ACL Preservation (ACL Repair) Surgery
ACL tears are an extremely common injury, which can require extensive downtime and physical therapy. The most common treatment for ACL tears has been reconstruction. More recent data has demonstrated certain ACL tear patterns are amenable to repair and preservation. In these select cases there is a major advantage to repair, including less pain, quicker recovery and faster return to sport.
The anterior cruciate ligament, or ACL, is one of the major ligaments of the knee that is in the middle of the knee and runs from the femur (thigh bone) to the tibia (shin bone). It prevents the tibia from sliding out in front of the femur. Together with posterior cruciate ligament (PCL) it provides rotational stability to the knee. An ACL injury is a sports related injury that occur when the knee is forcefully twisted or hyperextended. An ACL tear usually occurs with an abrupt directional change with the foot fixed on the ground or when the deceleration force crosses the knee. Changing direction rapidly, stopping suddenly, slowing down while running, landing from a jump incorrectly, and direct contact or collision, such as a football tackle can also cause injury to the ACL. When you injure your ACL, you might hear a "popping" sound and you may feel as though the knee has given out. Within the first two hours after injury, your knee will swell and you may have a buckling sensation in the knee during twisting movements.
What are the most recent innovations at this year’s national orthopedics meeting: ACL repair, 3D printing, tendon transfers. Dr. Garcia discusses it all.
When you injure your ACL, you might hear a loud "pop" sound and you may feel the knee buckle. Within a few hours after an ACL injury, your knee may swell due to bleeding from vessels within the torn ligament. You may notice that the knee feels unstable or seems to give way, especially when trying to change direction on the knee.
BEAR implant and ACL restorations
An ACL injury can be diagnosed with a thorough physical examination of the knee and diagnostic tests such as X-rays, MRI scans and arthroscopy. X-rays may be needed to rule out any fractures. In addition, your doctor will often perform the Lachman’s test to see if the ACL is intact. During a Lachman test, knees with a torn ACL may show increased forward movement of the tibia and a soft or mushy endpoint compared to a healthy knee. Pivot shift test is another test to assess ACL tear. During the pivot shift test, if the ACL is torn the tibia will move forward when the knee is completely straight and as the knee bends past 30° the tibia shifts back into correct place in relation to the femur.
Check out our new ACL Repair (Preservation) technique to help patients get back from ACL injury faster with better outcomes.
Certain patients with ACL tears are good candidates for this type of surgery. Patients need to be older than 25 years and have a special type of injury pattern. The most common indication is when the ACL ruptures directly off the femur (proximal tear) and is still good quality. If a patient meets these criteria, they are potentially a good candidate for repair. Even if patients meet these criteria, they need to weight the risks and benefits having an ACL repair compared to a standard reconstruction. Dr. Garcia will discuss these extensively during each patient’s consultation.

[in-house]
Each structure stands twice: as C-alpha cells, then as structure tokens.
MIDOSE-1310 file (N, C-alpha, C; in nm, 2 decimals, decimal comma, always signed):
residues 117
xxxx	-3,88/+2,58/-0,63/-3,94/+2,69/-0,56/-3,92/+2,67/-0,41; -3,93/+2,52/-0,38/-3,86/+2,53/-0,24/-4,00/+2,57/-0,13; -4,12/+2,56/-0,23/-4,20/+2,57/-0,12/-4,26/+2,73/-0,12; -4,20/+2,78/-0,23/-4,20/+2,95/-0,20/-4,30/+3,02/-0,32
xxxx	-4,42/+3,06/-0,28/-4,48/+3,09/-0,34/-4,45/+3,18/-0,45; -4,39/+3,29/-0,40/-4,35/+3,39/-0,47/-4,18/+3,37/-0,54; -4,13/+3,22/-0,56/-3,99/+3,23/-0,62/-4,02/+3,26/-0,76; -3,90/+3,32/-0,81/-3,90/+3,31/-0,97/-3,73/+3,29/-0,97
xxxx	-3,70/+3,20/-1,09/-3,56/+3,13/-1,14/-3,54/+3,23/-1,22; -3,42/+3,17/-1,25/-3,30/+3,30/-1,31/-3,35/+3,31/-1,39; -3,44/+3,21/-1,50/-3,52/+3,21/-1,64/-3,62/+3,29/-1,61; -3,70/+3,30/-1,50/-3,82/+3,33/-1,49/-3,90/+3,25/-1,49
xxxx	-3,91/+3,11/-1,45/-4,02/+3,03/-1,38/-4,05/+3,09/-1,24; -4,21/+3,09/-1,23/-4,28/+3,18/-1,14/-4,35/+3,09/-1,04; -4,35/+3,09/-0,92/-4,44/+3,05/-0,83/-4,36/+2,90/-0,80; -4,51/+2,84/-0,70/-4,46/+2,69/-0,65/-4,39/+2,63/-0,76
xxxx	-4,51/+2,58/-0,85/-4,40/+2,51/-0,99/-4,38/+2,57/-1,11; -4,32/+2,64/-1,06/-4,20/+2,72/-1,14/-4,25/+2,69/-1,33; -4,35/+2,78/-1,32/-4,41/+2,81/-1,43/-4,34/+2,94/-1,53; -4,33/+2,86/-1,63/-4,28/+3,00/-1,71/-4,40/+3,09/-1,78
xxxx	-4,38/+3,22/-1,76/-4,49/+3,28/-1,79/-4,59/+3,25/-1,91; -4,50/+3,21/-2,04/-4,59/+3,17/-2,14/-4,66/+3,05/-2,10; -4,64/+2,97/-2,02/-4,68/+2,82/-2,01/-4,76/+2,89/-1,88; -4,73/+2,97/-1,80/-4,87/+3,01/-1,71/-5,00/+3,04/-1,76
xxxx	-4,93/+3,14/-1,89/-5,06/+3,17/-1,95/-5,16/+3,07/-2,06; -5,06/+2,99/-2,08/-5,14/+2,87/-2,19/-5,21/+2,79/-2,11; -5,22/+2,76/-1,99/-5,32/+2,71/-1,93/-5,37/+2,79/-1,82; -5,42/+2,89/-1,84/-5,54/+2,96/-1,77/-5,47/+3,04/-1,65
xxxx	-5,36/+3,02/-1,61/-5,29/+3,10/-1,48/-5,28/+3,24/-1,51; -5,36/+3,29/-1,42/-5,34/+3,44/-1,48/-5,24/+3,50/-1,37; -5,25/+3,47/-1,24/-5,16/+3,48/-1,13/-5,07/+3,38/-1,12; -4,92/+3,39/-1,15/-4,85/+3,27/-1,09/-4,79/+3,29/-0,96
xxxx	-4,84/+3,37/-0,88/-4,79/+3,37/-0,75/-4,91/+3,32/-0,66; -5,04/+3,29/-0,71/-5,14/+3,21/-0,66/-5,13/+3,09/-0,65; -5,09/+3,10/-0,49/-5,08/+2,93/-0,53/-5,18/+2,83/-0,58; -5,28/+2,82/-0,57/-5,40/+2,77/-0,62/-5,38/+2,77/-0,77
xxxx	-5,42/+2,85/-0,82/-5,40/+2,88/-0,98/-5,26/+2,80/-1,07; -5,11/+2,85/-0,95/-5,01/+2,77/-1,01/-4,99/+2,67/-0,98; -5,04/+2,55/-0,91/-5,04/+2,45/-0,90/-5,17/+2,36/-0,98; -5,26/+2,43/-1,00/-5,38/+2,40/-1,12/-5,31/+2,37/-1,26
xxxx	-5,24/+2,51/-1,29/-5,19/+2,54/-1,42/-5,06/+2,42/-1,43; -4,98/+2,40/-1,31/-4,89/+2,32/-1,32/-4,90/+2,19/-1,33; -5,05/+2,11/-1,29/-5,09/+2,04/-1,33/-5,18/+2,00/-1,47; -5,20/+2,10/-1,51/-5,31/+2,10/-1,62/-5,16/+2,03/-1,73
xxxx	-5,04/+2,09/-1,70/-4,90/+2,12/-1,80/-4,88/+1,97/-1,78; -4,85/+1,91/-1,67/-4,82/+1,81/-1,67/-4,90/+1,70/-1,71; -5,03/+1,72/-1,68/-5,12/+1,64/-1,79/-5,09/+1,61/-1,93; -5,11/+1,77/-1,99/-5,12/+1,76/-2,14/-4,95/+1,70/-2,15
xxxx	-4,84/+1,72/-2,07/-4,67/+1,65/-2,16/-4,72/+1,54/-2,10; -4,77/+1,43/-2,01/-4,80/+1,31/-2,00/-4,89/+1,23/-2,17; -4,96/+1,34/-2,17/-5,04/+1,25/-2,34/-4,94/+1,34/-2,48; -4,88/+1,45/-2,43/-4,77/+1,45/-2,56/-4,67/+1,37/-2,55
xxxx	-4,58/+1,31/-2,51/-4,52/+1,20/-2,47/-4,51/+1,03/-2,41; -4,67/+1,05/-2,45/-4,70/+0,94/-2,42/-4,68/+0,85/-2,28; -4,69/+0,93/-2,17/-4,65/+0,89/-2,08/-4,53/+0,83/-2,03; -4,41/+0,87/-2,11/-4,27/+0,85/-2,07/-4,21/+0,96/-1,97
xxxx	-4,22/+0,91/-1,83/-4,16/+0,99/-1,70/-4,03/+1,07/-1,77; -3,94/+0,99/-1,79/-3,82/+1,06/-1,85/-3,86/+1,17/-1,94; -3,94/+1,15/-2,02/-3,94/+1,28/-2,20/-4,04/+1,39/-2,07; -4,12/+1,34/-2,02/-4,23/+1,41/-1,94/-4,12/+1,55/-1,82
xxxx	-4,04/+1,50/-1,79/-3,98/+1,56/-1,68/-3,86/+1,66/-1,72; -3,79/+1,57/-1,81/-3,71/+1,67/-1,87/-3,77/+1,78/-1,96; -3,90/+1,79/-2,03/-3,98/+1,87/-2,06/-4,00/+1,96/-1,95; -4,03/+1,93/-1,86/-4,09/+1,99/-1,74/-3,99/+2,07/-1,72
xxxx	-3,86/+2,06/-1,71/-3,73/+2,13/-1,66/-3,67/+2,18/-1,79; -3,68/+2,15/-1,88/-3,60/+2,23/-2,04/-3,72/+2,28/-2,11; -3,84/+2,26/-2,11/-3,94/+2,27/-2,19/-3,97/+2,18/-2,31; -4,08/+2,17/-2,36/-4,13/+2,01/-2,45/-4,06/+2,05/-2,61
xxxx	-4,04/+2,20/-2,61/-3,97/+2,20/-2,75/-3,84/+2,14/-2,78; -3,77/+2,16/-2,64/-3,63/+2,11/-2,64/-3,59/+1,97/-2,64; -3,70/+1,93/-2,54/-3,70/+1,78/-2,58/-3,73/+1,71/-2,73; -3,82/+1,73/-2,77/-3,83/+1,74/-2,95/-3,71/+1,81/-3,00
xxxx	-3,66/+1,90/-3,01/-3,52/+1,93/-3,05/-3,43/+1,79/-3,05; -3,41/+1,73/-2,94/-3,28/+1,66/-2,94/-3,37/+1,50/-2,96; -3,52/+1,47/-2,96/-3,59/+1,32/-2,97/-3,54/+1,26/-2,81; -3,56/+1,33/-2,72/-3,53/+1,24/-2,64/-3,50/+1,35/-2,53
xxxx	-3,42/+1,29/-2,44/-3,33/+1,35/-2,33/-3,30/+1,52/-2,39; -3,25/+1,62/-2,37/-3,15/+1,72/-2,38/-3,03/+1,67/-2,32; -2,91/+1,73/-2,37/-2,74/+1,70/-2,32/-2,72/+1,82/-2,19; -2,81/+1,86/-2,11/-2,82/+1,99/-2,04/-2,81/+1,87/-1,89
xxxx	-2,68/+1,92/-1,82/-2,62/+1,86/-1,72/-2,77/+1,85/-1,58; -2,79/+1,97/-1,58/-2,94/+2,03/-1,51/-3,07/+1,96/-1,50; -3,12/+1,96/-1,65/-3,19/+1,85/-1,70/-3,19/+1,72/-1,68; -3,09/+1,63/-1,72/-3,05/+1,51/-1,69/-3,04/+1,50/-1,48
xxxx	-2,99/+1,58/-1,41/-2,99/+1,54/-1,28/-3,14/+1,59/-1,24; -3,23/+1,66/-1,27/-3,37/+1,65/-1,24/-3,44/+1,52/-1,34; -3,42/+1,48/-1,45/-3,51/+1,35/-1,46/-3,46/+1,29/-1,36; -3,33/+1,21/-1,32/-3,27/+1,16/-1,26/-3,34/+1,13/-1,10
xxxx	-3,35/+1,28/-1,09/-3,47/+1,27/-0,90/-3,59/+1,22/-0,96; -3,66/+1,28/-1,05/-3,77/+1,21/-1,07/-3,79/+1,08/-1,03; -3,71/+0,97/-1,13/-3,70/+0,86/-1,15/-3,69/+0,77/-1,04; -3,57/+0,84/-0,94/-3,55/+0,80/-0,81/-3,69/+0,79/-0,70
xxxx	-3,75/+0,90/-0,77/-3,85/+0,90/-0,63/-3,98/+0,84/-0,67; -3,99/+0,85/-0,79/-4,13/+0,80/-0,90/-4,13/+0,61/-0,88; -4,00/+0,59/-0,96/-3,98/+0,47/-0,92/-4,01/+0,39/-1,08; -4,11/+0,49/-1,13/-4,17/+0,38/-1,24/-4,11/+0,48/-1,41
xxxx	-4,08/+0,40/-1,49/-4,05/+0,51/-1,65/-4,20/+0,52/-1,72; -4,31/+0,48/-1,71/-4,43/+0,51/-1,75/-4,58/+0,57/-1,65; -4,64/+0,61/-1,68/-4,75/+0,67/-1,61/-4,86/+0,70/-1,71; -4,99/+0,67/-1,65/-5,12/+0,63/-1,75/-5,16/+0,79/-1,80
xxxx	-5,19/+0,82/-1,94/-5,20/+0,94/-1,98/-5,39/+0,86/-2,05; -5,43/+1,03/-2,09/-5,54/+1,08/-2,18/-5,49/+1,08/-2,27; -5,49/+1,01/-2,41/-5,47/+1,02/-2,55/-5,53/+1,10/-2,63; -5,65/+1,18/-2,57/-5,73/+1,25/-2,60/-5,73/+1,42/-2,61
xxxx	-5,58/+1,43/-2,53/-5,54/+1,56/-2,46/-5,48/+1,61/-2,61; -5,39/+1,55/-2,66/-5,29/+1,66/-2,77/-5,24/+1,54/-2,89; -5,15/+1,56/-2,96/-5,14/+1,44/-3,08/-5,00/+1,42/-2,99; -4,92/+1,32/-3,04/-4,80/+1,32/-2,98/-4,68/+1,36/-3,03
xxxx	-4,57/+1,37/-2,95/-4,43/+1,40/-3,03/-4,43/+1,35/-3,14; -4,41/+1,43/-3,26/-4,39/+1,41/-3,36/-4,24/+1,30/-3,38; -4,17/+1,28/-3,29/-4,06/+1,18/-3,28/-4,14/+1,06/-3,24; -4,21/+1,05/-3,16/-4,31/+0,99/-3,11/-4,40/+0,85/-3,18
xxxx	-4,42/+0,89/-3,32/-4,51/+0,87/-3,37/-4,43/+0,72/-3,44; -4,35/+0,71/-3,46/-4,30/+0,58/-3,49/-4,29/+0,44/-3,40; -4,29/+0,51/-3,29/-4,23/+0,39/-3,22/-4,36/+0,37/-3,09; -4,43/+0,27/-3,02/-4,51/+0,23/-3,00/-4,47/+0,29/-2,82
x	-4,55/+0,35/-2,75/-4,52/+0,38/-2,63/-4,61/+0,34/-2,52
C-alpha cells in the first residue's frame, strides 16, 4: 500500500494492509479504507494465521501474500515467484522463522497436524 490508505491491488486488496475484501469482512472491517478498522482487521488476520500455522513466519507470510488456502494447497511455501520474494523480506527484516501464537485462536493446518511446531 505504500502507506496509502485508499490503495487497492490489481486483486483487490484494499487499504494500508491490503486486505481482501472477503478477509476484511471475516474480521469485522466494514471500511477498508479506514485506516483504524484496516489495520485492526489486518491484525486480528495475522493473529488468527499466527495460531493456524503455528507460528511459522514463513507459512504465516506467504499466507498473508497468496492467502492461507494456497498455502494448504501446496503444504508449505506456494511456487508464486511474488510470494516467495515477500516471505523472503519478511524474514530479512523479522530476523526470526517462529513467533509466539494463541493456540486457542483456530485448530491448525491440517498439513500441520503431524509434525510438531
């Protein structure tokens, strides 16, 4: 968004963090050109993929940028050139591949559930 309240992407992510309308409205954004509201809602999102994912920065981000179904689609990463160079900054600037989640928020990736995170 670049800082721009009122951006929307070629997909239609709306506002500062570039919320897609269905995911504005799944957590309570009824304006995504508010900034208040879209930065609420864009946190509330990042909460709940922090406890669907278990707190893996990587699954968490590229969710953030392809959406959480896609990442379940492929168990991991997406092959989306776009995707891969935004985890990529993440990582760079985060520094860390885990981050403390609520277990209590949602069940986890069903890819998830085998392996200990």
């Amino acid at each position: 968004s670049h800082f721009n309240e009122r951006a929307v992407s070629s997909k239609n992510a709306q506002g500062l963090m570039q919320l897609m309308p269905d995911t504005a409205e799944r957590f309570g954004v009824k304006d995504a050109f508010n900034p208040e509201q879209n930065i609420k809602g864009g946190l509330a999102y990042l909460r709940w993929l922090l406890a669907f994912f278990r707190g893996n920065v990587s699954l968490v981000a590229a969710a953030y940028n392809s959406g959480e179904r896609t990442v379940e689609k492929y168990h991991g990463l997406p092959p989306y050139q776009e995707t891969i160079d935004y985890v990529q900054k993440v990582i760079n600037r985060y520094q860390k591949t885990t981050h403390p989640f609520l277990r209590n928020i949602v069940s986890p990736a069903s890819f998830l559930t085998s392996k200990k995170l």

Testimonial after innovative repair of her ACL ligament tear.
The older ACL repair/preservation techniques involved outdated methods with higher failure rates and overall poor outcomes. Much the hesitancy around repairing an injured ACL comes from these previous techniques and data. More recent innovative surgical methods have shown impressive results with high satisfaction rates (>90 percent) and return to sport (>90 percent). Dr. Garcia is one of the few surgeons in Washington state that performs this surgery. His goal is preservation when possible and by preserving the ACL, this can lead to faster recovery and maintenance of the ACL’s proprioceptive properties.
The surgery is performed with 4 small poke holes in which a high tensile suture is weaved into the ACL. Then, using an innovative fixation device, it is cinched tightly against the wall of the femur where the torn ACL can grow back into its anatomic footprint. This repair is then augmented with an internal brace to the tibia, which has been show in a number of studies to add further biomechanical strength to the repair. This combination of internal bracing, with biologic augmentation and newer ACL repair techniques is one of the most impressive advances in the last few years.
Check out this video testimonial after using the new Arthrex ACL repair technique to preserve the patient’s original ACL
More recent data using appropriate selection of patients, has shown re-tear risk of ACL repairs around 5-7%, compared re-tear risks of ACL reconstruction around 3-4%. While this may not be for everyone, there are a number of factors patients must consider before deciding. Firstly, the recovery after ACL repair is significantly faster with return to full sports around 4 months compared to 7-9 months after ACL reconstruction. In addition, if failure occurs after ACL repair, the revision procedure is much easier and has lower risks compared to a failed ACL reconstruction. For many patients this trade-off is worth the risk, but the decision-making process is always up to the patient. Dr. Garcia offers numerous ACL treatment options to make a custom treatment approach for each patient and athlete.
Physical therapy is performed after surgery usually starting within the first week postoperatively. Patients usually return to full sports in 4 months. Please see Dr. Garcia’s physical therapy section for more information on this rehab protocol.